SPEAKING FREELY Cambodia nearer civil war than peace
By Savath Pou
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As a survivor of the Khmer Rouge's "Killing Fields", I should not say that Cambodia needs another war, not even if I am heavily sedated. But the pre-election reality on the ground is pushing the country in that direction.
The totally antagonistic standpoints of the ruling Cambodia People's Party (CPP) and the opposition Cambodia National
Rescue Party (CNRP) are evident on the campaign trail. In short, where the CPP sees white, the CNRP sees black.
When the CPP says they are Khmer, voted in by Khmers and working for Khmers, the CNRP says that all of the CPP's leadership and their supporters are Yuon (Vietnamese) that they work for Yuon, and are under the still firm control of the Yuons. The politically potent charges stem from Hanoi's installment of Hun Sen as deputy prime minister and foreign minister, and later as national leader, after Vietnam's invasion and takeover of Cambodia in 1979.
Now, when Hun Sen's CPP-dominated government works on the demarcation of Cambodian-Vietnamese borders - moves he claims are meant to preserve Cambodia's territory from foreign encroachment or even being completely subsumed by its larger neighbor - the CNRP says that the government is in reality ceding territory to Hun Sen's old communist allies in Vietnam.
They point in particular to Kampuchea Krom (South Vietnam), where over 10 million ethnic Khmers currently reside, and the Koh Tral island that faces Cambodia's Kep beach resort in southern Kampot province. In fact, both were ceded to Vietnam by French president Vincent Auriol on June 4, 1949 at the peak of the colonial French Protectorate era that expanded across the so-called Indochina peninsula.
On the other hand, the CPP likes to portray itself protector of the nation and the CNRP as a national destroyer. Since the first post-civil war democratic elections held in May 1993, successive CPP-led governments have worked with growing success at attracting foreign investment, building key infrastructure such as roads, bridges, schools, hospitals, pagodas, dams, dikes, promoting fast economic growth and consolidating political stability.
The CNRP-led political opposition, led by former finance minister Sam Rainsy, has only grudgingly acknowledged these accomplishments and has remained focused on the CPP's many shortcomings, including its poor rights record and the yawning inequality that has accompanied fast economic growth. The opposition seems bent on political revenge should it win the election.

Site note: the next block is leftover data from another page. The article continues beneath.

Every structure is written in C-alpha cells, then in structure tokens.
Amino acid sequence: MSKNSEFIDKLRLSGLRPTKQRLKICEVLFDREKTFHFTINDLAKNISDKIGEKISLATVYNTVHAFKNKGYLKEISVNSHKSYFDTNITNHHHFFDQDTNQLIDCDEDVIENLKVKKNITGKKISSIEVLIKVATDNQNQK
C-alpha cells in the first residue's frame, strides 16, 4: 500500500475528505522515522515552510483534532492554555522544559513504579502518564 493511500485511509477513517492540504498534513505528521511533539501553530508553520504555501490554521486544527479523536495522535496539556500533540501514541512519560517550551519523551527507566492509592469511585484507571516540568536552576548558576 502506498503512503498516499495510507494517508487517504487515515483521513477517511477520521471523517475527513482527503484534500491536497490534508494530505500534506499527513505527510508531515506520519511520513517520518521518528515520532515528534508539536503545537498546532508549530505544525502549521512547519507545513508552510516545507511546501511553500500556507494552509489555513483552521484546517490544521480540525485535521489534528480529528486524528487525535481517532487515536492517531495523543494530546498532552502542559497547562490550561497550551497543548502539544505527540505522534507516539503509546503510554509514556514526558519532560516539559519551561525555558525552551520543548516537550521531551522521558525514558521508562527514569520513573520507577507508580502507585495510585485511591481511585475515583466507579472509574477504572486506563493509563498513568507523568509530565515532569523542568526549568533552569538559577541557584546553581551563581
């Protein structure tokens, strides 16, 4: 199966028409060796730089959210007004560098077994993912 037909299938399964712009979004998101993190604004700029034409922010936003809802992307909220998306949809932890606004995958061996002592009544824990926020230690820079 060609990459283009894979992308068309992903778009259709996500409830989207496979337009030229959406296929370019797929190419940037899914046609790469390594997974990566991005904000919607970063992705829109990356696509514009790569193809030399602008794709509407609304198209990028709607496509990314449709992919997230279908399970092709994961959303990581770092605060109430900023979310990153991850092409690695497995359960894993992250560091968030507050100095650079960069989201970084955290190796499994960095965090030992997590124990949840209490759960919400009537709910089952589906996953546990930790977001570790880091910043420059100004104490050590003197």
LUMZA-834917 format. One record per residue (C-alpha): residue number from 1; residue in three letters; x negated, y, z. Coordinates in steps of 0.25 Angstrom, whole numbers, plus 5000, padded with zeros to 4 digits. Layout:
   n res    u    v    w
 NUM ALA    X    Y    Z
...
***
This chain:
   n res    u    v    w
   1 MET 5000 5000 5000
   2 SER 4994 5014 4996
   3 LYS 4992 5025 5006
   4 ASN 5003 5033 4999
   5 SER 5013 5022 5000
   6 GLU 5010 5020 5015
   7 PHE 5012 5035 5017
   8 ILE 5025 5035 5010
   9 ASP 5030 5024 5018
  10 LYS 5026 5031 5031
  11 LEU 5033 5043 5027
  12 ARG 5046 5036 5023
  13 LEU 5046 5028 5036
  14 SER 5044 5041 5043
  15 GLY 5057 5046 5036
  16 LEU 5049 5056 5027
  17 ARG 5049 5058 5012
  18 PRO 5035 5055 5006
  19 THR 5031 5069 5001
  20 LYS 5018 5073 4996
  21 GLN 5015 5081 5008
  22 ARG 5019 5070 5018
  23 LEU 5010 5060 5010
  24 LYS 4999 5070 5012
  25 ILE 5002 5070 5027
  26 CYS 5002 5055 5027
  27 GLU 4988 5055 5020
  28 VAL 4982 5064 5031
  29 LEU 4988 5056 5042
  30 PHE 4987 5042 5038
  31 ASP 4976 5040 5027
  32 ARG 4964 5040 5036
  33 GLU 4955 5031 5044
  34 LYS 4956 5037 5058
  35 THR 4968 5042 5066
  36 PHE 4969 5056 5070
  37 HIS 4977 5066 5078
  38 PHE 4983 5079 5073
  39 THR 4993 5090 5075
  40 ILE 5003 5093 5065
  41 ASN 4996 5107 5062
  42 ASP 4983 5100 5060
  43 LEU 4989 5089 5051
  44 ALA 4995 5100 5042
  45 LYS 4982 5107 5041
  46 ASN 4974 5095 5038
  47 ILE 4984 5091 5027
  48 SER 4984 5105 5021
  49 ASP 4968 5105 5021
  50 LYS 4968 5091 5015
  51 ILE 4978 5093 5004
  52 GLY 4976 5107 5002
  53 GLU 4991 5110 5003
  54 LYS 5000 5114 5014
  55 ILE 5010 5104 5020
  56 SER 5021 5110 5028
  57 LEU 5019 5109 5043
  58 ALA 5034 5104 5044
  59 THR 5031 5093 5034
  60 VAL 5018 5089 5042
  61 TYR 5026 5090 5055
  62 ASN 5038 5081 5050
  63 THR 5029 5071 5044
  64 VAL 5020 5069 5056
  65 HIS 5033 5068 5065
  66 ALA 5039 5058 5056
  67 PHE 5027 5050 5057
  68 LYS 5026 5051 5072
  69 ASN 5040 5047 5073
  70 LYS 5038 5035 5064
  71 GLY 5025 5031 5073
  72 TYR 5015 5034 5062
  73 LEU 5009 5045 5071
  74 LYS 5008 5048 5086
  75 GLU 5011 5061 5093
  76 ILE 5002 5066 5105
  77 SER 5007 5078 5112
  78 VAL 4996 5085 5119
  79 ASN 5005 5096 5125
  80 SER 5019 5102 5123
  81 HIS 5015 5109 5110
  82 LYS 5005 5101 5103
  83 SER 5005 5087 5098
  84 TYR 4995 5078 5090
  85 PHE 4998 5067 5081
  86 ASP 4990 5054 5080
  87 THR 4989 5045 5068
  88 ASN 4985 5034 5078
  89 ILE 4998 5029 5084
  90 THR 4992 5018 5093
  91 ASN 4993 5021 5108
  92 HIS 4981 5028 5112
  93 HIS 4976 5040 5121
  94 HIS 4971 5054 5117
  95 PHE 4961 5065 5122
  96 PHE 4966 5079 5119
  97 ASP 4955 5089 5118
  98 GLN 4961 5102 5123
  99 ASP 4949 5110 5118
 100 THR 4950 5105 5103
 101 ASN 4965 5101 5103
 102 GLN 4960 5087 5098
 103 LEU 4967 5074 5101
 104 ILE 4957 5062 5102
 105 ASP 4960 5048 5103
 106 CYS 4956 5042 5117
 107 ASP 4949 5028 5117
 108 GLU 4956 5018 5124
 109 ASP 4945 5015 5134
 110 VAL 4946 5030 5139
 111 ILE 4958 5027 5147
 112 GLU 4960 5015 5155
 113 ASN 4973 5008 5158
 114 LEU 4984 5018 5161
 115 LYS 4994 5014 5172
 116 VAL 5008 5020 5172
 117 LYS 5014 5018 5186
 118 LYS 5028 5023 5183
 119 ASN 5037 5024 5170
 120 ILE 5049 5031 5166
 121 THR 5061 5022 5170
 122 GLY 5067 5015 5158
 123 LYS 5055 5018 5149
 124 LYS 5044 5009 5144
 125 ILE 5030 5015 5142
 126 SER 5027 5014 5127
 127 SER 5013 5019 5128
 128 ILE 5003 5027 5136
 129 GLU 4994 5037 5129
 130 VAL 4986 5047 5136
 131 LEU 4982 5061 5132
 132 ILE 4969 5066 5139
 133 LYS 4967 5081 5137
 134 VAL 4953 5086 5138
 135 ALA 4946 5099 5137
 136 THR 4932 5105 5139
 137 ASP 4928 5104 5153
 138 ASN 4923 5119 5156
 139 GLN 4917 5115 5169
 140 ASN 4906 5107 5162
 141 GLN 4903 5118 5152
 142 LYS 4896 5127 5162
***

Some in the CPP fear an CNRP-led government would aim to rebuild Cambodia from scratch, similar to the Pol Pot-led Khmer Rouge regime's "Year Zero" campaign stretching from 1975 to 1979. Hun Sen has indicated he would not leave office even if defeated, while his party stalwarts have warned that an opposition win would lead to civil war or a military coup.
Cambodia's thousands-strong community of non-governmental organizations (NGOs) have almost universally pledged allegiance to the CNRP and some have even sworn to sacrifice their own lives for the opposition if need be. They are, in fact, an extremely dangerous UXO (unexploded ordnance) planted in Cambodia by the West in general and by the United States of America in particular, to destabilize and destroy the CPP once and for all whenever the opportunity arises.
For instance, CNRP vice president Kem Sokha, a potential prime minister if the opposition wins the election, led the USAID, British Foreign and Commonwealth Office and European Commission-funded Cambodian Centre for Human Rights before entering mainstream politics in 2008. He has since been frequently accused by CPP surrogates of serving as a stooge for Western interests.
The CPP argues it has a proven track record of fighting and defeating the Khmer Rouge, rebuilding and developing war-torn areas, and promoting national reconciliation, stability and peace. The CNRP, CPP surrogates argue, is working for nothing more than the hidden personal agendas of their leaders.
That, they say, includes CNRP leader Sam Rainsy's desire to avenge the mysterious death of his father, Sam Sary, and Kem Sokha's ambition to become prime minister to build his own personal legacy and status out of nothing. CPP-aligned media chose to ignore Sam Rainsy's triumphant return from exile under a royal pardon in the week before the polls, despite the crowds of supporters who thronged his public appearances. (He had been barred by the National Election Committee from contesting the polls.)
As long as the CNRP is run by Sam Rainsy, the biological son of the same Sam Sary who allegedly plotted with the US Central Intelligence Agency to kill then Prince Norodom Sihanouk in 1959, and Kem Sokha, a rights defender-cum-politician who has consistently used the country's poor and desperate for his own political ends, the risk of renewed conflict will remain in Cambodia.
While Cambodia's people prepare to cast their ballots this weekend, it is not inconceivable that the democratic process will lead to a new civil war.
Savath Pou is based in Sydney, Australia. He may be reached at firstname.lastname@example.org